It is thought that Buddhism was first publicly introduced In our country in the year 538 (seventh year of Emperor Kinmei's reign), when King Songmyong of the south-western Korean state of Paekche (Japanese pronunciation: Kudara) presented Buddhist images and sutras to the Japanese court. The Soga clan, possessed of wealth and influence at that time, gave its positive support to the new religion,and Buddhism gradually spread among the imperial house and other influential families. Construction of Japan's first full-scale temple, the Asukadera, was begun in 588 (first year of Emperor Sushun's reign), a half-century after Buddhism's first arrival. Construction of the Asukadera was sponsored by the Soga clan, which had one year previously (in 587) defeated the Mononobe clan in an armed encounter and thus established its own political power more firmly
Already in the years immediately following the initial introduction of Buddhism around the middle of the 6th century, Buddhist images had come to be revered within certain wealthy and Influential households. Following the example of the Asukadera other full-scale religious institutions were in due course to be built by these same families and by the imperial house. According to the Nihon shoki, in 680 (the 9th year of Emperor Tenmu's reign) there were within the capital district (i.e., the Asuka and Fujiwara region) 24 temples, the majority of them semi-private "clan temples" (ujidera) built by certain wealthy families.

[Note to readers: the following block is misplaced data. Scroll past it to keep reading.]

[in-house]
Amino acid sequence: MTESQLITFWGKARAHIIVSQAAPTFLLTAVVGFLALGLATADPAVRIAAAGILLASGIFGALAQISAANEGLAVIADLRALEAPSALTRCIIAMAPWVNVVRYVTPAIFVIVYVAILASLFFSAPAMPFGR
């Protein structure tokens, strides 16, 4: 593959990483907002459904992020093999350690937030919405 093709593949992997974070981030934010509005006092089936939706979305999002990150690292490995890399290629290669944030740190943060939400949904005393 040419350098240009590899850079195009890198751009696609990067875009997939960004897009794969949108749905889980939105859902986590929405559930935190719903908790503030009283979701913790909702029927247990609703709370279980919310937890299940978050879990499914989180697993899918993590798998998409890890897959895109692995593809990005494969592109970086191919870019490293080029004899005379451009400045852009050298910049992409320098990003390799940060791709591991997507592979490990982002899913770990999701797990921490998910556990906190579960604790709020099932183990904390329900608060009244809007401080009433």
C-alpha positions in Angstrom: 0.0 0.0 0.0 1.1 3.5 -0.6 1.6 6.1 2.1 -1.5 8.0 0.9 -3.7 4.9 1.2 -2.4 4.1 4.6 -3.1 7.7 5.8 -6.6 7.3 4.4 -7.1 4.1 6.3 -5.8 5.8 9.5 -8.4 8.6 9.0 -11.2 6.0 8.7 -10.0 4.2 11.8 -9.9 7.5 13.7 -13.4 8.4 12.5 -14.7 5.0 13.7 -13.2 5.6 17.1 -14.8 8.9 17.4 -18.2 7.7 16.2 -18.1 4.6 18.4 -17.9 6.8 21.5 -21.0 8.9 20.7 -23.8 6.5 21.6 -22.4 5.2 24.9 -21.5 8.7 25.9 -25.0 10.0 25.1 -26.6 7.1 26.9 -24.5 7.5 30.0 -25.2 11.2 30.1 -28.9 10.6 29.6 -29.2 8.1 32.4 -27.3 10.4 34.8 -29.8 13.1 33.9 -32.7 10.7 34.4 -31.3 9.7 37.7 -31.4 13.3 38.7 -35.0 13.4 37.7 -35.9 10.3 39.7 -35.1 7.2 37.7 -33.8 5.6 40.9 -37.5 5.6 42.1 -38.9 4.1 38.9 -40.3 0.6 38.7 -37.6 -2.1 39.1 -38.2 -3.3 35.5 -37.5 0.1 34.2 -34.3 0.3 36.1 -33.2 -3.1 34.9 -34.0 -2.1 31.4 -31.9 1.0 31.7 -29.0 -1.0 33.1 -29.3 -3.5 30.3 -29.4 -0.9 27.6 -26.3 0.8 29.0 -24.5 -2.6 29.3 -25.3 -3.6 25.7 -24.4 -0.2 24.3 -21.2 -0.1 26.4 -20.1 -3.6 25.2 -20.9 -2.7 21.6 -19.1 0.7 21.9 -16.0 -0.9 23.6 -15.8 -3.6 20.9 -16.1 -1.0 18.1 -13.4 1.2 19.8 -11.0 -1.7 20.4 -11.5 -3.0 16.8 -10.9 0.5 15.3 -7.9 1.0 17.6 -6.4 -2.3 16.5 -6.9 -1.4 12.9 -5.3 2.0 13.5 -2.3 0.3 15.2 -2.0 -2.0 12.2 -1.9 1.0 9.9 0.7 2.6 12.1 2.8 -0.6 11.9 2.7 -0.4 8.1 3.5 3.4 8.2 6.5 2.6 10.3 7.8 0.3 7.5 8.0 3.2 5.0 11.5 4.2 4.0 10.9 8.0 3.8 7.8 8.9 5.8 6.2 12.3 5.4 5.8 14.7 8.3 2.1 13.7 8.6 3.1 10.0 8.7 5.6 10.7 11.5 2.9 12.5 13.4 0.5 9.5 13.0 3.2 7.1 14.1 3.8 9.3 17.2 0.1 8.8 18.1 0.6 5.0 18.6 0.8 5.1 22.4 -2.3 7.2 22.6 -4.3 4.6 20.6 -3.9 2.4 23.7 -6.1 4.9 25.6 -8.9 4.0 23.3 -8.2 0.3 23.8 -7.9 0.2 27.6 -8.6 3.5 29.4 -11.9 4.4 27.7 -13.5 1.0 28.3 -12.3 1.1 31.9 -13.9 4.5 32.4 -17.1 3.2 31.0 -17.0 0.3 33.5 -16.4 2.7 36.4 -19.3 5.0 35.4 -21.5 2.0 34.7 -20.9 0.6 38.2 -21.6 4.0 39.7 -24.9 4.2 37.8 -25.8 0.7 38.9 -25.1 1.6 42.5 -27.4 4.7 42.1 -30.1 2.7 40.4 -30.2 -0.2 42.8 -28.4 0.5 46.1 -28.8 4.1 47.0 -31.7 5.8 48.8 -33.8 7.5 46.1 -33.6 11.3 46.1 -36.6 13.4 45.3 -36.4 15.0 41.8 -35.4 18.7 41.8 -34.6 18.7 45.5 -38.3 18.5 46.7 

With the advent of Tenmu's reign (672-686),there came into being a system of designating certain temples as "official temples" (kanji),for purposes of exercising a certain amount of coordination over the activities of priests and nuns and for purposes of coordinating nationwide Buddhist festivities and observances. The most important kanji were the "Four Great Temples" of the day, namely, Daikandaiji, Yakushiji, Asukadera and Kawaradera. Most of the temples of the time were called after local place names, but in addition bore Chinese-style designations (hogo).
|TAKAMATSUZUKA KOFUN |THE ASUKA TEMPLES |ASUKA AND THE MAN'YOSHU|
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